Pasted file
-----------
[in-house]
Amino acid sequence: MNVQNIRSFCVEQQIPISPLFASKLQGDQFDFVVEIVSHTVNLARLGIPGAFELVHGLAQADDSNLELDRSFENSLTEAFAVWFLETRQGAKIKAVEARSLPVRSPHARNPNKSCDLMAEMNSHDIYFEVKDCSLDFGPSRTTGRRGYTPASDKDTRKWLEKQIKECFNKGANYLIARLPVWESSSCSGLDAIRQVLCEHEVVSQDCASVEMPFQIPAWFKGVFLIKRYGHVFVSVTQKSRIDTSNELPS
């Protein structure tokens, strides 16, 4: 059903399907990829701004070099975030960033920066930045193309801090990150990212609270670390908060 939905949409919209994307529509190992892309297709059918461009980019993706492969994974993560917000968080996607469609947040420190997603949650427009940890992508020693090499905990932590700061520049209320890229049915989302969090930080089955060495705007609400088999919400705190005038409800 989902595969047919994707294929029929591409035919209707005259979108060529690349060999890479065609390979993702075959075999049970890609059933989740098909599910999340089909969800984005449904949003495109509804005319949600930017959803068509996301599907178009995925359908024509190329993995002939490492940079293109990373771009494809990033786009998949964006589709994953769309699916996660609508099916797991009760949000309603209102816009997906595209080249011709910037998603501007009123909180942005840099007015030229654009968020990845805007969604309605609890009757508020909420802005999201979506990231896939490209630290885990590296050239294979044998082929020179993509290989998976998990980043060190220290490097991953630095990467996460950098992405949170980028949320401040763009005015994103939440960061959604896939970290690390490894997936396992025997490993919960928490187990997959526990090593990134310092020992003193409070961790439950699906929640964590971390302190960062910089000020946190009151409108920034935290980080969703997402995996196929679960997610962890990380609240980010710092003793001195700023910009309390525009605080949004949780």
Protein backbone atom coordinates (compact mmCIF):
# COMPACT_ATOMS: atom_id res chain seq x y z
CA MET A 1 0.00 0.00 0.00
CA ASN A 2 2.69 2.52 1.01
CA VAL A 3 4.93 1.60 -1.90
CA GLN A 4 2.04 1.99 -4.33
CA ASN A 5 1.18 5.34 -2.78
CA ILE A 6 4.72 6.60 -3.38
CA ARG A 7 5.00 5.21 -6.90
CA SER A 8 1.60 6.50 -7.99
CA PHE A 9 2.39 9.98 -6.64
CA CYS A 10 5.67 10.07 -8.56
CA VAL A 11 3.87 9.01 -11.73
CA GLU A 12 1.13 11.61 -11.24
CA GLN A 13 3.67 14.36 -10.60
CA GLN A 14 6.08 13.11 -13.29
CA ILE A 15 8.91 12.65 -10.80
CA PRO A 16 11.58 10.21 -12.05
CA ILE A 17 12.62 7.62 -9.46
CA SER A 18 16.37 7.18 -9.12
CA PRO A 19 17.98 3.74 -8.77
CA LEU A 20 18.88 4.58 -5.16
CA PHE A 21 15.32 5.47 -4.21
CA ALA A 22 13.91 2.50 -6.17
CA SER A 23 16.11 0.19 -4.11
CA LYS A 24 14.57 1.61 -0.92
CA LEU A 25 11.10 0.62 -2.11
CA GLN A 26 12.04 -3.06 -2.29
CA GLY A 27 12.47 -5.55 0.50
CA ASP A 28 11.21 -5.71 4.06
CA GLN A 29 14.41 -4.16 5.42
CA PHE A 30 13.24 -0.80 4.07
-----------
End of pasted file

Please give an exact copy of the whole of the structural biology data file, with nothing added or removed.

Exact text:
[in-house]
Amino acid sequence: MNVQNIRSFCVEQQIPISPLFASKLQGDQFDFVVEIVSHTVNLARLGIPGAFELVHGLAQADDSNLELDRSFENSLTEAFAVWFLETRQGAKIKAVEARSLPVRSPHARNPNKSCDLMAEMNSHDIYFEVKDCSLDFGPSRTTGRRGYTPASDKDTRKWLEKQIKECFNKGANYLIARLPVWESSSCSGLDAIRQVLCEHEVVSQDCASVEMPFQIPAWFKGVFLIKRYGHVFVSVTQKSRIDTSNELPS
């Protein structure tokens, strides 16, 4: 059903399907990829701004070099975030960033920066930045193309801090990150990212609270670390908060 939905949409919209994307529509190992892309297709059918461009980019993706492969994974993560917000968080996607469609947040420190997603949650427009940890992508020693090499905990932590700061520049209320890229049915989302969090930080089955060495705007609400088999919400705190005038409800 989902595969047919994707294929029929591409035919209707005259979108060529690349060999890479065609390979993702075959075999049970890609059933989740098909599910999340089909969800984005449904949003495109509804005319949600930017959803068509996301599907178009995925359908024509190329993995002939490492940079293109990373771009494809990033786009998949964006589709994953769309699916996660609508099916797991009760949000309603209102816009997906595209080249011709910037998603501007009123909180942005840099007015030229654009968020990845805007969604309605609890009757508020909420802005999201979506990231896939490209630290885990590296050239294979044998082929020179993509290989998976998990980043060190220290490097991953630095990467996460950098992405949170980028949320401040763009005015994103939440960061959604896939970290690390490894997936396992025997490993919960928490187990997959526990090593990134310092020992003193409070961790439950699906929640964590971390302190960062910089000020946190009151409108920034935290980080969703997402995996196929679960997610962890990380609240980010710092003793001195700023910009309390525009605080949004949780």
Protein backbone atom coordinates (compact mmCIF):
# COMPACT_ATOMS: atom_id res chain seq x y z
CA MET A 1 0.00 0.00 0.00
CA ASN A 2 2.69 2.52 1.01
CA VAL A 3 4.93 1.60 -1.90
CA GLN A 4 2.04 1.99 -4.33
CA ASN A 5 1.18 5.34 -2.78
CA ILE A 6 4.72 6.60 -3.38
CA ARG A 7 5.00 5.21 -6.90
CA SER A 8 1.60 6.50 -7.99
CA PHE A 9 2.39 9.98 -6.64
CA CYS A 10 5.67 10.07 -8.56
CA VAL A 11 3.87 9.01 -11.73
CA GLU A 12 1.13 11.61 -11.24
CA GLN A 13 3.67 14.36 -10.60
CA GLN A 14 6.08 13.11 -13.29
CA ILE A 15 8.91 12.65 -10.80
CA PRO A 16 11.58 10.21 -12.05
CA ILE A 17 12.62 7.62 -9.46
CA SER A 18 16.37 7.18 -9.12
CA PRO A 19 17.98 3.74 -8.77
CA LEU A 20 18.88 4.58 -5.16
CA PHE A 21 15.32 5.47 -4.21
CA ALA A 22 13.91 2.50 -6.17
CA SER A 23 16.11 0.19 -4.11
CA LYS A 24 14.57 1.61 -0.92
CA LEU A 25 11.10 0.62 -2.11
CA GLN A 26 12.04 -3.06 -2.29
CA GLY A 27 12.47 -5.55 0.50
CA ASP A 28 11.21 -5.71 4.06
CA GLN A 29 14.41 -4.16 5.42
CA PHE A 30 13.24 -0.80 4.07